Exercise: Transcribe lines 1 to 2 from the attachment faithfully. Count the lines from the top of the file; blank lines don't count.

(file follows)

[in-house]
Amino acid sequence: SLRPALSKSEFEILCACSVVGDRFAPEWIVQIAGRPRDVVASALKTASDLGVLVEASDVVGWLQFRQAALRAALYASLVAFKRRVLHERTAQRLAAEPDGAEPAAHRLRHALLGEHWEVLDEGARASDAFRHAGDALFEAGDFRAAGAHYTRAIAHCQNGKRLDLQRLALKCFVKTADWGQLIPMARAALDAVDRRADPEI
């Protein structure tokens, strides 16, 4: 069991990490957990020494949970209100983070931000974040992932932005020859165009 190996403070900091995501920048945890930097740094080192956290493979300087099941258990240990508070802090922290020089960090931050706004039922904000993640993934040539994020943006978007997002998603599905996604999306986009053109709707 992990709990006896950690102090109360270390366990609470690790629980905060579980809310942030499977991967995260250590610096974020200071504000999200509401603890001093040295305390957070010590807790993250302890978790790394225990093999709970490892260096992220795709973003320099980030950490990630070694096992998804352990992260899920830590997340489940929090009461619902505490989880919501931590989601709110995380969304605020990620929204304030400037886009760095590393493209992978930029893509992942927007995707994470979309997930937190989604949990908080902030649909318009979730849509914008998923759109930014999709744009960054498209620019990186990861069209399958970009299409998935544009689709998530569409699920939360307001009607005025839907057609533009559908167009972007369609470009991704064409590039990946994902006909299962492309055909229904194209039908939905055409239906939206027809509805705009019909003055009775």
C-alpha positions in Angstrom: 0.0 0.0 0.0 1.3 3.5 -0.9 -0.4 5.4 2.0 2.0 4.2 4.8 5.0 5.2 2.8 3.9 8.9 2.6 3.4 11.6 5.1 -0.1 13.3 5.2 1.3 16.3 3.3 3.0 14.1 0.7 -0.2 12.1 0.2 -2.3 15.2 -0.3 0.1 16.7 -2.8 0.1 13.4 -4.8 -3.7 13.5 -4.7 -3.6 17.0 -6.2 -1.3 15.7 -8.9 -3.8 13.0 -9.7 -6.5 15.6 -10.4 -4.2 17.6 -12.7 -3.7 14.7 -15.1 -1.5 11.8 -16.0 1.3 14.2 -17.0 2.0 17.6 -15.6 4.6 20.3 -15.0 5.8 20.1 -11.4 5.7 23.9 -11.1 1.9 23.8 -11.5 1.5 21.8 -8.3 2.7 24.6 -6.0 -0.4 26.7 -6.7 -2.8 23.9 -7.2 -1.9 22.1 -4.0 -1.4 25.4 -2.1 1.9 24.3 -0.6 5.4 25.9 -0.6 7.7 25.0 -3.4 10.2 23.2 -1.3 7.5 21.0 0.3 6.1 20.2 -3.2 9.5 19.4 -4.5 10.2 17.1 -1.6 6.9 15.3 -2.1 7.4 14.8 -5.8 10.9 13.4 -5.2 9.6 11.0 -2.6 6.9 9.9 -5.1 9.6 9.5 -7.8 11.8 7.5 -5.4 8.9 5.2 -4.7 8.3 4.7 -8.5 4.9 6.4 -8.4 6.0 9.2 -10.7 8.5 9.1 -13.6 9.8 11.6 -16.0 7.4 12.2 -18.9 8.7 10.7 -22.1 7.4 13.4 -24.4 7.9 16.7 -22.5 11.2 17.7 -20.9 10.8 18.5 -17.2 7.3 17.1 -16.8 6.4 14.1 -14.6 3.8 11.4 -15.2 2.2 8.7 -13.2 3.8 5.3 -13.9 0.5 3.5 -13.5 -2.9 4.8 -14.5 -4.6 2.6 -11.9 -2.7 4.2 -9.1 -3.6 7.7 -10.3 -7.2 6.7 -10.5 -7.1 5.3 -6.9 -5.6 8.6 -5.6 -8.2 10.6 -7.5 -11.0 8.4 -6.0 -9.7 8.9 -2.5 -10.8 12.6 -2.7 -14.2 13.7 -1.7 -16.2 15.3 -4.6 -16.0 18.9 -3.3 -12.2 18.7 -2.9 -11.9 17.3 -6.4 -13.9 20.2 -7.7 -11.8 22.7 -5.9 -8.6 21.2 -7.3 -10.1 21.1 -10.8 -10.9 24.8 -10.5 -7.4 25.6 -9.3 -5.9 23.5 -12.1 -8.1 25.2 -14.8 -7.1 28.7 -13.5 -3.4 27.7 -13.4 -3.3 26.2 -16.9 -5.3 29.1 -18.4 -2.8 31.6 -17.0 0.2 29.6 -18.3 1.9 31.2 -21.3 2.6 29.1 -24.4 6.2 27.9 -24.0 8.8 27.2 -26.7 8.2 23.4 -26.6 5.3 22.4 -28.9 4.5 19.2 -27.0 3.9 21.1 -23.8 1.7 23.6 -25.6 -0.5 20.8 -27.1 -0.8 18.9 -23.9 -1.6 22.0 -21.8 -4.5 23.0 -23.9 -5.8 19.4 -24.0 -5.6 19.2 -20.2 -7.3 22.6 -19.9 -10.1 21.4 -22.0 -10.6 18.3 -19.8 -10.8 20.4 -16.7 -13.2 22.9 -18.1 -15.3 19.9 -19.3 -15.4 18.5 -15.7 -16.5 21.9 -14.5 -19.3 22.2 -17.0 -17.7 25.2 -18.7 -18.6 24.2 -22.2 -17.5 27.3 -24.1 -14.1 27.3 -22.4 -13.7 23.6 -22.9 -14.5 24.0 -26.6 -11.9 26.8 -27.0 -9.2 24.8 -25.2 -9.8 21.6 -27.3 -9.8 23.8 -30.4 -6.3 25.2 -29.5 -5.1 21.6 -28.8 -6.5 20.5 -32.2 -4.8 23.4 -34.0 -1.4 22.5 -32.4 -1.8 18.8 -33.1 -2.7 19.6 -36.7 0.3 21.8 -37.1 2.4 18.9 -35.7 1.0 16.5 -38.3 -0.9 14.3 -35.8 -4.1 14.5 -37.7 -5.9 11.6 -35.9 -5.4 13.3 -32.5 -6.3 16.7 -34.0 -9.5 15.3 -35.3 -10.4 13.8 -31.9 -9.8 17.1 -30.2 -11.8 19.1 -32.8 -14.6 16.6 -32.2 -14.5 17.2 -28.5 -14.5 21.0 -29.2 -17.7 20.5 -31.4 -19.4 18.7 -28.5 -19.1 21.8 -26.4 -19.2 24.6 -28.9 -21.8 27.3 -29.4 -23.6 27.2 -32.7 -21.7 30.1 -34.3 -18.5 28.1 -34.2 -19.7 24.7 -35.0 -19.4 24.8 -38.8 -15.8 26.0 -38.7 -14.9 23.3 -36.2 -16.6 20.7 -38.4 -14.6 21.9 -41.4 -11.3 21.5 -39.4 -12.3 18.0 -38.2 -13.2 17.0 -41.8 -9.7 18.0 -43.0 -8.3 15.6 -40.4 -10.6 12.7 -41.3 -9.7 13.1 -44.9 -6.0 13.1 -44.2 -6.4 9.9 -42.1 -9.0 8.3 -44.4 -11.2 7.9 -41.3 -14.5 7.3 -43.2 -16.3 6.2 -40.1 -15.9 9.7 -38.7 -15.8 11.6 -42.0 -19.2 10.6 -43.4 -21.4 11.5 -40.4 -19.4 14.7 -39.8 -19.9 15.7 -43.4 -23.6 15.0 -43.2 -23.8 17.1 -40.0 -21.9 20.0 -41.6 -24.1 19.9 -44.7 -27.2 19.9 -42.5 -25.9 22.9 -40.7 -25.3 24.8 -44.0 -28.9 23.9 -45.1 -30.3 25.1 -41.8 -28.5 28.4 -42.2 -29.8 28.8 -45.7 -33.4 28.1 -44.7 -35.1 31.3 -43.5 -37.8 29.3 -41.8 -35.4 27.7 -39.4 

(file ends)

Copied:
[in-house]
Amino acid sequence: SLRPALSKSEFEILCACSVVGDRFAPEWIVQIAGRPRDVVASALKTASDLGVLVEASDVVGWLQFRQAALRAALYASLVAFKRRVLHERTAQRLAAEPDGAEPAAHRLRHALLGEHWEVLDEGARASDAFRHAGDALFEAGDFRAAGAHYTRAIAHCQNGKRLDLQRLALKCFVKTADWGQLIPMARAALDAVDRRADPEI